The rich and powerful bought the nation — with the intention of driving it to ruin for their own profit. If you ain’t in — you ain’t gonna get there.

Yeah — in a way I could miss the 1950s. But only in childhood dreams. Contemporary TeaBag reality has strangled them all — gradually and intentionally.

RIP, Davey and Daniel and Zorro, Rifleman and Swamp Fox. We who remember will join you soon. The American Dream is over.

Bed In A Shoe Box

©2013 Kirby Sanders.

If I could recapture
one small shred of innocence,
I would build it a beautiful bed
in a shoe box filled
with feathers, foam and scraps of silk
or velvet —
whatever treasures I could scrounge.

… Place it gently in that bed
and leave the cover off of the box.
Let it fly when ready
to grace someone else’s day.

Weep for a moment my loss
then rejoice
to know my loss
was someone else’s gain.

A Mystery Near Yellville!

©2013 Kirby Sanders

July 14, 2013
12:15 p.m.

NEAR YELLVILLE AR —  Residents of rural Searcy County southeast of the town of Yellville, Arkansas, are reporting a strange phenomenon this morning. According to residents of the idyllic but rugged area along the scenic Buffalo River, a strange “whooshing sound” rattled windows and shook homes early this morning.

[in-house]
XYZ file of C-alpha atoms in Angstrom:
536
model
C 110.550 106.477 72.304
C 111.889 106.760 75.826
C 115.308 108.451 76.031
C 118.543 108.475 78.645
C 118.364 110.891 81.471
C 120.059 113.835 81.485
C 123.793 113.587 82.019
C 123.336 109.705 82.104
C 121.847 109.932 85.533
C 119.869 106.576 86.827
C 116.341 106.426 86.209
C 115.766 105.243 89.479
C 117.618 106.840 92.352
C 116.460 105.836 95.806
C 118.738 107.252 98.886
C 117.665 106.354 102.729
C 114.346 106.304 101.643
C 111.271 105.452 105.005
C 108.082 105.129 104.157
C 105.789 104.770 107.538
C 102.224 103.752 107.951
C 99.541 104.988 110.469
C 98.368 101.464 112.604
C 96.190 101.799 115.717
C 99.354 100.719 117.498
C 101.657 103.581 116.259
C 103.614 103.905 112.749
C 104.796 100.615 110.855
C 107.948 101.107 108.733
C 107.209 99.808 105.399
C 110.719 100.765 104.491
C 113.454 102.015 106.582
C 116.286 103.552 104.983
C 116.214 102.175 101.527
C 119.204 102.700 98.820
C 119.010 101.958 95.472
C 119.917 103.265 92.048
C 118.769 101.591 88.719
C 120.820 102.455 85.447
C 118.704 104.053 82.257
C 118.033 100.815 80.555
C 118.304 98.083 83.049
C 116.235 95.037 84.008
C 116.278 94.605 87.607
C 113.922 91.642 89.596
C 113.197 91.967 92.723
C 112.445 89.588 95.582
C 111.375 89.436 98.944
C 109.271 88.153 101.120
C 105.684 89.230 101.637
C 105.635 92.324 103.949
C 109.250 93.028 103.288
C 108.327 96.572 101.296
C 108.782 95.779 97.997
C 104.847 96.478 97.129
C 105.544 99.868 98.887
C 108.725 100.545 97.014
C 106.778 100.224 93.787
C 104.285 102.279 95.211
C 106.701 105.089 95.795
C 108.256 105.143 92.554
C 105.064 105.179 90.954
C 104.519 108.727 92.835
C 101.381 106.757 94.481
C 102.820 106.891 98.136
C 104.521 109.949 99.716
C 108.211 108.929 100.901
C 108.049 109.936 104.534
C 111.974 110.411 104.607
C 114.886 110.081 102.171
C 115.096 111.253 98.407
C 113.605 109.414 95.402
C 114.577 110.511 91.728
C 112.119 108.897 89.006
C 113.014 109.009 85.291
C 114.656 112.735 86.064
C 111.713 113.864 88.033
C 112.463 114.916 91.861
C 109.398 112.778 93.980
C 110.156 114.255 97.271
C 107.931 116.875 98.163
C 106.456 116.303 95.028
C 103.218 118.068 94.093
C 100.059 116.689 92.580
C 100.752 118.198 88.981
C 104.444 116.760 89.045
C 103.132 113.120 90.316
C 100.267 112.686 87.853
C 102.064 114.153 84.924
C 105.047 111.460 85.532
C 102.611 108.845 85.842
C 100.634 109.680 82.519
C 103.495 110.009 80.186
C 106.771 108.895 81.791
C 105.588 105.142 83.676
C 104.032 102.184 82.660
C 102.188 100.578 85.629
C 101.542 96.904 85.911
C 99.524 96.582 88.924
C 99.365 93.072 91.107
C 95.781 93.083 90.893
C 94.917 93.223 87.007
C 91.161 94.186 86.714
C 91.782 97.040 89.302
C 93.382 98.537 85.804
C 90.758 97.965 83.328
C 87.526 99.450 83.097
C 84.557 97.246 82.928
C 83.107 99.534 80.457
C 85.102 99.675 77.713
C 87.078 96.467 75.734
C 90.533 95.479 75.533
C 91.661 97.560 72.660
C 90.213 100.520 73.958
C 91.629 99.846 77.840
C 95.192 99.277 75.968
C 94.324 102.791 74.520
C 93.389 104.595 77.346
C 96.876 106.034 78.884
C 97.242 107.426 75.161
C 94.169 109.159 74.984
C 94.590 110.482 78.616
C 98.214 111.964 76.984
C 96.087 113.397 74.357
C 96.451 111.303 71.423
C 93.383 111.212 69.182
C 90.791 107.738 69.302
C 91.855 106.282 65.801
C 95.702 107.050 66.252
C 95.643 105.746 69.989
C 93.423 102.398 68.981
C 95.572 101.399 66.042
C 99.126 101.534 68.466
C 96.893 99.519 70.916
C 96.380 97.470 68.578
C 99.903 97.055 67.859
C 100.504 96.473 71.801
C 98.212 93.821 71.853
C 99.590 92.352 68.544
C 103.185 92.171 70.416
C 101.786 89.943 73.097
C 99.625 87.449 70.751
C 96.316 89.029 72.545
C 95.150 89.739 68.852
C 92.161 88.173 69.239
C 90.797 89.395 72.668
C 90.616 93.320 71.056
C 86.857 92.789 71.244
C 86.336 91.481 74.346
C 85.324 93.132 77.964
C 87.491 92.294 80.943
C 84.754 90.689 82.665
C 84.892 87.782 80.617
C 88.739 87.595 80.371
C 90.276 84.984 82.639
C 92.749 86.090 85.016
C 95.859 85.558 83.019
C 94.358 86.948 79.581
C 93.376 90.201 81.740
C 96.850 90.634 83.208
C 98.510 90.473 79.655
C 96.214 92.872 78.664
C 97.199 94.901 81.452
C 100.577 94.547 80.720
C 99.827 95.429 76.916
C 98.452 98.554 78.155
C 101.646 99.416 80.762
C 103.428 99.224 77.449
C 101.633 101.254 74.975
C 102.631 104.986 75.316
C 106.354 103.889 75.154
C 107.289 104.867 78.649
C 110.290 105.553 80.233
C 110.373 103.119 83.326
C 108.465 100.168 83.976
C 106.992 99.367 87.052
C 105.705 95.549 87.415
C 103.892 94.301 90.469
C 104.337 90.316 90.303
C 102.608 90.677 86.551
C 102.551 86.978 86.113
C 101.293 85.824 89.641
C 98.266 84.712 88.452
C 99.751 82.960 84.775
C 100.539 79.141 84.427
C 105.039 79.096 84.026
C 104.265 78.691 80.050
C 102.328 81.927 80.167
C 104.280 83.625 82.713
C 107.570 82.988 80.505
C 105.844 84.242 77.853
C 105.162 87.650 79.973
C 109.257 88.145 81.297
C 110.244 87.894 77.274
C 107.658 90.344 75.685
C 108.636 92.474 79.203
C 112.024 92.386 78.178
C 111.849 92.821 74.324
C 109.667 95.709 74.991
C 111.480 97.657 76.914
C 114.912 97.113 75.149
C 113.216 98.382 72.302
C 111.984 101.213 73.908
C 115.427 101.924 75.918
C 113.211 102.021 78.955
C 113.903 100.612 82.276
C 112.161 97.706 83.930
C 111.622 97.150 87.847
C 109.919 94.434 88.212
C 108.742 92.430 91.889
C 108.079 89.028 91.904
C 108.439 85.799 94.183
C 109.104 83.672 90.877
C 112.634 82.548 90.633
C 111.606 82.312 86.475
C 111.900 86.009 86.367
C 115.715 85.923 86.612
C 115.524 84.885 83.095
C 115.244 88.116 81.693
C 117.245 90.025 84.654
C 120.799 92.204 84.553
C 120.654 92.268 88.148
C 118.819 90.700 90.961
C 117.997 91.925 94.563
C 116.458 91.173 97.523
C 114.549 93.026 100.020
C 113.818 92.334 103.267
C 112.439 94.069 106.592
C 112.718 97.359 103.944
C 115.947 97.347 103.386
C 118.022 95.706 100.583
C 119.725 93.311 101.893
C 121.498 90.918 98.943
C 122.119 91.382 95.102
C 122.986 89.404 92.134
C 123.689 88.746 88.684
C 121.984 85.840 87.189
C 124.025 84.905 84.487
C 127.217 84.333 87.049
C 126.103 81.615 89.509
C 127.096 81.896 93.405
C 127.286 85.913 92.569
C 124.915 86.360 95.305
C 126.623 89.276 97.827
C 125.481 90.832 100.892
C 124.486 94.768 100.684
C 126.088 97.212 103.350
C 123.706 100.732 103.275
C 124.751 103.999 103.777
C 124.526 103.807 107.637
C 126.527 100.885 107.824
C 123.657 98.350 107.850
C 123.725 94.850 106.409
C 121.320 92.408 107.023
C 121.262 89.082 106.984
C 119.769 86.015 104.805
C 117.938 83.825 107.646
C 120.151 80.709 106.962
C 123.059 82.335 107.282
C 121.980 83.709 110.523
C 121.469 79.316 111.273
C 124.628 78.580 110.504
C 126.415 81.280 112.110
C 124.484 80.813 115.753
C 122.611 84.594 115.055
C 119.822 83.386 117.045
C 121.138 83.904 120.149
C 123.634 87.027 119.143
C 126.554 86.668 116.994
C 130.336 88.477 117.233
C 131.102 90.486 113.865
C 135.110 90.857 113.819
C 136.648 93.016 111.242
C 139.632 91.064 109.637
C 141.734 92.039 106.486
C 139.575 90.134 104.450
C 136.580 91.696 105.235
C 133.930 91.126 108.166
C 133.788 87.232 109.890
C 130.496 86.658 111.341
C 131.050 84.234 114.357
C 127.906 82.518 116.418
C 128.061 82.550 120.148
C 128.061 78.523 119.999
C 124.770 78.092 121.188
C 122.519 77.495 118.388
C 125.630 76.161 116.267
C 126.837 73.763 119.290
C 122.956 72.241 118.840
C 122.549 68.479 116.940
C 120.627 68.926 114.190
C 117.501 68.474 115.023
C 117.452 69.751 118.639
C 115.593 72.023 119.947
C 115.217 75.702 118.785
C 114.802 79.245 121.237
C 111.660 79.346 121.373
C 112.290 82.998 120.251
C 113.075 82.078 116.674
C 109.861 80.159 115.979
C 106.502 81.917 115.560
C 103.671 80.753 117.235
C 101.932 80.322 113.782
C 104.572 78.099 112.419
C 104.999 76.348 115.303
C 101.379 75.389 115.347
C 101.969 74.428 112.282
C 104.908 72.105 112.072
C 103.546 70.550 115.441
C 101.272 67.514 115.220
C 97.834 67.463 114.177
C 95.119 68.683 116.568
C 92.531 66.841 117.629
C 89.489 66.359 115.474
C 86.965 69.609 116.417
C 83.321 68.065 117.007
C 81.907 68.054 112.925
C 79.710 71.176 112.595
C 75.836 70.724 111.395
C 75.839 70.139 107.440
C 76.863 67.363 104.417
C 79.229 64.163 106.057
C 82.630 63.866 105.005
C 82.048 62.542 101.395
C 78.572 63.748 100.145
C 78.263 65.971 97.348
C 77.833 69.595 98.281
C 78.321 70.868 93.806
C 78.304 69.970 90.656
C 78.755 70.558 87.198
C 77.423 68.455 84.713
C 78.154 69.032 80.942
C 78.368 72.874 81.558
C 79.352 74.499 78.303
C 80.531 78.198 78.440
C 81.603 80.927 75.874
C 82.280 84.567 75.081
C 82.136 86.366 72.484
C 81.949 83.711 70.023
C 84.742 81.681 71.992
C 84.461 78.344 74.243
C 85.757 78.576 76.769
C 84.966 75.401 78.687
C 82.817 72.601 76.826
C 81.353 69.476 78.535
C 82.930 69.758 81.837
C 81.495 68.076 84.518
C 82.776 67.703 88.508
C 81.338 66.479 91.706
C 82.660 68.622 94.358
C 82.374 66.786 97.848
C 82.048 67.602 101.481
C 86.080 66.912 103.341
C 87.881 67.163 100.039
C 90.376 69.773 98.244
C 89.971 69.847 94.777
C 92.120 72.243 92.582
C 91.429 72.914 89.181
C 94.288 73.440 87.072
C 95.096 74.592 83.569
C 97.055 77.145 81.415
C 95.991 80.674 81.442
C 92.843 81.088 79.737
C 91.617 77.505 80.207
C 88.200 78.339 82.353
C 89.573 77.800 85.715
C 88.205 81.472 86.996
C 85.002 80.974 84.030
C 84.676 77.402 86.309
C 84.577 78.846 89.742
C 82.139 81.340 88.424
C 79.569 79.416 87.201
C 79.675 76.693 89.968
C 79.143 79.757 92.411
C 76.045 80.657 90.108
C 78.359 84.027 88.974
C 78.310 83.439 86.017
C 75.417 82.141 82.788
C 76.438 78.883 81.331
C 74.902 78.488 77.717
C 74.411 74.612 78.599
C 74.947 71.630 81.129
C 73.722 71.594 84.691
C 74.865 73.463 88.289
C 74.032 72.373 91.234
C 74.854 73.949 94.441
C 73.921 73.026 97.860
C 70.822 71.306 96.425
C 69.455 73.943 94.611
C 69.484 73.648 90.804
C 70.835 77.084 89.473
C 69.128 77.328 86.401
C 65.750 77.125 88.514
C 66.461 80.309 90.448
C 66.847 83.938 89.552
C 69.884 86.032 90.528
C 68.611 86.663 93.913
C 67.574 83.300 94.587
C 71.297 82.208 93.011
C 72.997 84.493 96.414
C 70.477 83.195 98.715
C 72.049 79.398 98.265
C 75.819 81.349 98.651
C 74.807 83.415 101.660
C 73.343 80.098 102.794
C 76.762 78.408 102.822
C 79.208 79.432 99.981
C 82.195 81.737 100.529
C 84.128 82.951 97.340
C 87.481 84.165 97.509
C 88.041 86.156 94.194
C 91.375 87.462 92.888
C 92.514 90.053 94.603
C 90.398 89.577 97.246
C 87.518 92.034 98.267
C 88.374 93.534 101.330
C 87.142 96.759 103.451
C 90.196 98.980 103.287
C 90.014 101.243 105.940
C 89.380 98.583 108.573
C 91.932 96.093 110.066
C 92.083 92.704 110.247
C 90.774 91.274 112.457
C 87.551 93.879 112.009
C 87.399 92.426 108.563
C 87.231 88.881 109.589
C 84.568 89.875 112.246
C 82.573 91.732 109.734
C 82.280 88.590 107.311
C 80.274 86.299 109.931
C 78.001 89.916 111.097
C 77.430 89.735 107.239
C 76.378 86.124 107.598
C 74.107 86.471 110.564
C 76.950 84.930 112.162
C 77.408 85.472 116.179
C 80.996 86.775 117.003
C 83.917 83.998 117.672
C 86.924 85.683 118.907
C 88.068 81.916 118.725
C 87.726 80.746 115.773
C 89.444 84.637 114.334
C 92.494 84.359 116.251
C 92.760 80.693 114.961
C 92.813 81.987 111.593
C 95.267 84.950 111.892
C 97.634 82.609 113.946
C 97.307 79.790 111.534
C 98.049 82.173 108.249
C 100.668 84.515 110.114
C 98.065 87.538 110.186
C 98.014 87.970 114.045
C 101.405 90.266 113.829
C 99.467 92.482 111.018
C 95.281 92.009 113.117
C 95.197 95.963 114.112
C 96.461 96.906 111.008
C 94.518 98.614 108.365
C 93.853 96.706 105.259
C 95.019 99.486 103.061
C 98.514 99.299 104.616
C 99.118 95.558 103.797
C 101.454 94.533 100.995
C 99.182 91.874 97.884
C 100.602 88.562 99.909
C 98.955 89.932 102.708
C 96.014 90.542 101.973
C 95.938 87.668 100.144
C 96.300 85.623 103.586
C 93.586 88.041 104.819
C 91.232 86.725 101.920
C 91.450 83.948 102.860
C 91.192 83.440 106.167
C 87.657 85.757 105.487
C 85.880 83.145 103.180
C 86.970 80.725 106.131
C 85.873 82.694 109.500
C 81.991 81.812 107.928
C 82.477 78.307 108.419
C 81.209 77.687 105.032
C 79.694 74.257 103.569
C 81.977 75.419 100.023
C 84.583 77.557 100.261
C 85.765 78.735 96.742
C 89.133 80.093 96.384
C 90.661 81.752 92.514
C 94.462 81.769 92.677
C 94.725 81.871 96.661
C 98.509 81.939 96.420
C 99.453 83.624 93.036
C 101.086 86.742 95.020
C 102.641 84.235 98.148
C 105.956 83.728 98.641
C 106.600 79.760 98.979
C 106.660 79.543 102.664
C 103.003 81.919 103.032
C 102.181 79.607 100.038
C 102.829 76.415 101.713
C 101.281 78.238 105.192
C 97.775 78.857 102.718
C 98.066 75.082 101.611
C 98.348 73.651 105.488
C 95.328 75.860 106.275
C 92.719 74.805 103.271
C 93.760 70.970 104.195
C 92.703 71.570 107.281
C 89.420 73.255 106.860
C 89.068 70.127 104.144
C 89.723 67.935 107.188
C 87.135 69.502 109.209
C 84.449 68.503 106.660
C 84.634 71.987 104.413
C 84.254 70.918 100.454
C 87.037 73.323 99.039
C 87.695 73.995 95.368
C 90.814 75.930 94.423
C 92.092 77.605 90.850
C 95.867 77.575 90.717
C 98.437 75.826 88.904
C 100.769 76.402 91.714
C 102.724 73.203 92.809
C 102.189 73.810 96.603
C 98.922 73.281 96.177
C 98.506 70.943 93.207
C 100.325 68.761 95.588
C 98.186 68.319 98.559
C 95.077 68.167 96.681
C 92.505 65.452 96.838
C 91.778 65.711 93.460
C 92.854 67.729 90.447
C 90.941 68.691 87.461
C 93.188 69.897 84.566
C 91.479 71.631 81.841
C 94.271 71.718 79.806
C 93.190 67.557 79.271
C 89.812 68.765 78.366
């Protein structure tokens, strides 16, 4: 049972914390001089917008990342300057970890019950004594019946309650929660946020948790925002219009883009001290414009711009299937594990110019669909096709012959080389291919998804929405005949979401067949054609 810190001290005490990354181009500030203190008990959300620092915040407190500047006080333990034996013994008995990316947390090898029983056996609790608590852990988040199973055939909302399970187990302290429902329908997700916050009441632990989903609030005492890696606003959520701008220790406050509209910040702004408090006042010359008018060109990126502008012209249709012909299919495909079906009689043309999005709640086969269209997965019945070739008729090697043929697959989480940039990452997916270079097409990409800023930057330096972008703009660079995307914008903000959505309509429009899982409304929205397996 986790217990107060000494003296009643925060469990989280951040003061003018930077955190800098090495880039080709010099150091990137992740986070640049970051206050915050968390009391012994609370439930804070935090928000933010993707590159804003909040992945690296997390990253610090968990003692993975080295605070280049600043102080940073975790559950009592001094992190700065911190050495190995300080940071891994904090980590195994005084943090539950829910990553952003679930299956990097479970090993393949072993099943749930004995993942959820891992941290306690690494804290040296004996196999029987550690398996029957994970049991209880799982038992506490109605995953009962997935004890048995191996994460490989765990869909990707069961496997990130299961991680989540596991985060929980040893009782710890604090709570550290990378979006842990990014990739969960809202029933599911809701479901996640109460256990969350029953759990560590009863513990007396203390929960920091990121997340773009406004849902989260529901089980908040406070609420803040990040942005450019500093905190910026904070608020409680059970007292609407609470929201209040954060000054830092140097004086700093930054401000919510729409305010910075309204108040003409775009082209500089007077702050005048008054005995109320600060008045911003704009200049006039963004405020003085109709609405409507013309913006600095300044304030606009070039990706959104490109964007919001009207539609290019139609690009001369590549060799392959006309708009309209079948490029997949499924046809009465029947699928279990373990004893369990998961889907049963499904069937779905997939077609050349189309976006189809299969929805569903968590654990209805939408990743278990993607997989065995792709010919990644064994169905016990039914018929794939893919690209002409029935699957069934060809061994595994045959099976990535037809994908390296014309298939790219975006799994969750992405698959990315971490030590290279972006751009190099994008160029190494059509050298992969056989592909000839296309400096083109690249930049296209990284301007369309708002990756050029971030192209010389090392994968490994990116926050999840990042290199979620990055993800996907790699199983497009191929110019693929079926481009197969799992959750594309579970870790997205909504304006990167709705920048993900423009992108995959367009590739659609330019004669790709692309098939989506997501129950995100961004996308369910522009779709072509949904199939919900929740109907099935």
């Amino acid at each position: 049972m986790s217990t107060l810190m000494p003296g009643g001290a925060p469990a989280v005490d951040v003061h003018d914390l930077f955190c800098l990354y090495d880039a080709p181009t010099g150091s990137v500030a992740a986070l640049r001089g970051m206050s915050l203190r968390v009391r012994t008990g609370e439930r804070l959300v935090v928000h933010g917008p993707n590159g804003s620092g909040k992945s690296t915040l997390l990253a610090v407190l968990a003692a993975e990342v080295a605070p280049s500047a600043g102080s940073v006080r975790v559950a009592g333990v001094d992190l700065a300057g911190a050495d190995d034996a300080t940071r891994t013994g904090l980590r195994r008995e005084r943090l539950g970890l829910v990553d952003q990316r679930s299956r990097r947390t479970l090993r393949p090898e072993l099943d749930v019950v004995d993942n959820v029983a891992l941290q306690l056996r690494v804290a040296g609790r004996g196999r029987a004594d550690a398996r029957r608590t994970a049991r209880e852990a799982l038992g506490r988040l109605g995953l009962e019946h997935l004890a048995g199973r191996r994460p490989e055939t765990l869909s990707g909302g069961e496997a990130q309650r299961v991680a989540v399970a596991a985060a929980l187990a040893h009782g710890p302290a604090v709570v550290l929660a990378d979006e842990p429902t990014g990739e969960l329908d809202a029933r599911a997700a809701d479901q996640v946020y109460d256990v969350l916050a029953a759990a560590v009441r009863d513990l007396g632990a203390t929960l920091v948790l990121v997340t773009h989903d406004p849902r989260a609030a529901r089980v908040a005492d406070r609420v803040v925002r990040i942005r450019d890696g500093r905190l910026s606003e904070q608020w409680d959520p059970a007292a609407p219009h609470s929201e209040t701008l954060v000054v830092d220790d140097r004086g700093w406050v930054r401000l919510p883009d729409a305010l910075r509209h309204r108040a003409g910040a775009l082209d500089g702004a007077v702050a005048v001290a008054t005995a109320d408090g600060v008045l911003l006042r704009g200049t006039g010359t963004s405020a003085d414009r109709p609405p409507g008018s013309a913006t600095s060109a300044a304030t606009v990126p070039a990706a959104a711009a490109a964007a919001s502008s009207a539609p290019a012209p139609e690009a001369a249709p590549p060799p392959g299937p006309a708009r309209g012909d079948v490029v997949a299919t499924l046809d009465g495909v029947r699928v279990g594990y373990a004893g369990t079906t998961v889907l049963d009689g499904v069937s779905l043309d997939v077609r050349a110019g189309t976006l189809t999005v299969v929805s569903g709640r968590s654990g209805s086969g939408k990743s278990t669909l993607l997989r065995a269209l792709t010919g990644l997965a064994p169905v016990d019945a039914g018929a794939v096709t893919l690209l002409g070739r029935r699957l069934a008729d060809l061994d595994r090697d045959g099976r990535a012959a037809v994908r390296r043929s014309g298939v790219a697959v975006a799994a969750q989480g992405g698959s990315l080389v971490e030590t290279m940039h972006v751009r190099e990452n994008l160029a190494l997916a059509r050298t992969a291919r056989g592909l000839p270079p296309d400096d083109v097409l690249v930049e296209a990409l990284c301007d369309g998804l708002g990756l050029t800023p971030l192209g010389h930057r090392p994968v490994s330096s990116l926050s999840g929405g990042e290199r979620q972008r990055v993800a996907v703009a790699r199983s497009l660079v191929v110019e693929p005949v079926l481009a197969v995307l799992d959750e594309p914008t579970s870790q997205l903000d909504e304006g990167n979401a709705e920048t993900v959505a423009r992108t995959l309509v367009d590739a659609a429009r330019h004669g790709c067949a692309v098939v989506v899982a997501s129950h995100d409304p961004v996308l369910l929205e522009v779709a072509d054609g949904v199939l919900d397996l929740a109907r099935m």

Said one rural resident, “It weren’t no wind up and they was no sound like jets or aeroplane motors. Just this big whoooosh sound that come out of the southeast and went on to the northwest. Skeered my blue tick so bad he hid under the bed.”

A Yellville pastor noted, “I was in early to get the church ready for services when the winders started knockin’ and this crazy sound come up like the wings of an army of angels or demons swooping over town! It swooped off kind of westward toward Harrison and Bentonville.”

Air Force officials at the nearest bases in Little Rock AR and Springfield MO denied any military training activities were taking place, as did Air National Guard units in Batesville AR and Fort Smith AR.

The Searcy County sheriff reported, “took me by surprise. I was hauling on my britches, tripped on my Sam Browne and smacked my punkin head on the washtable in the bedroom. I got no clue what the (heck) it was.”

An unconfirmed report from an intern at the area Federal Aviation Administration offices said, “We don’t know what it was either. There was no incident reported from commercial aircraft in the area. We suspect it may have been logic and reason flying over the heads of area state and federal legislators.”

Books by Kirby Sanders

Book Catalogue

The following books by Kirby Sanders are available via CreateSpace at the following links:

Fiction

• Nusquam Res, Nusquam Esse; The Final Journey of Ambrose Bierce • Historical fiction  –  A fictionalized accounting of  the final months in the life of the famous American  journalist and author of “horror” tale leaidng to his mysterious disappearance in Mexico during the  Revolution in 1913. https://www.createspace.com/4177092

• A Death In Texas • Crime / murder mystery – Based on actual events, officials and a reporter for a small town newspaper unravel the strange events surrounding th death of an “Average Joe” factory worker in an apparent murder-for-money scheme gone badly awry.  https://www.createspace.com/4196001

History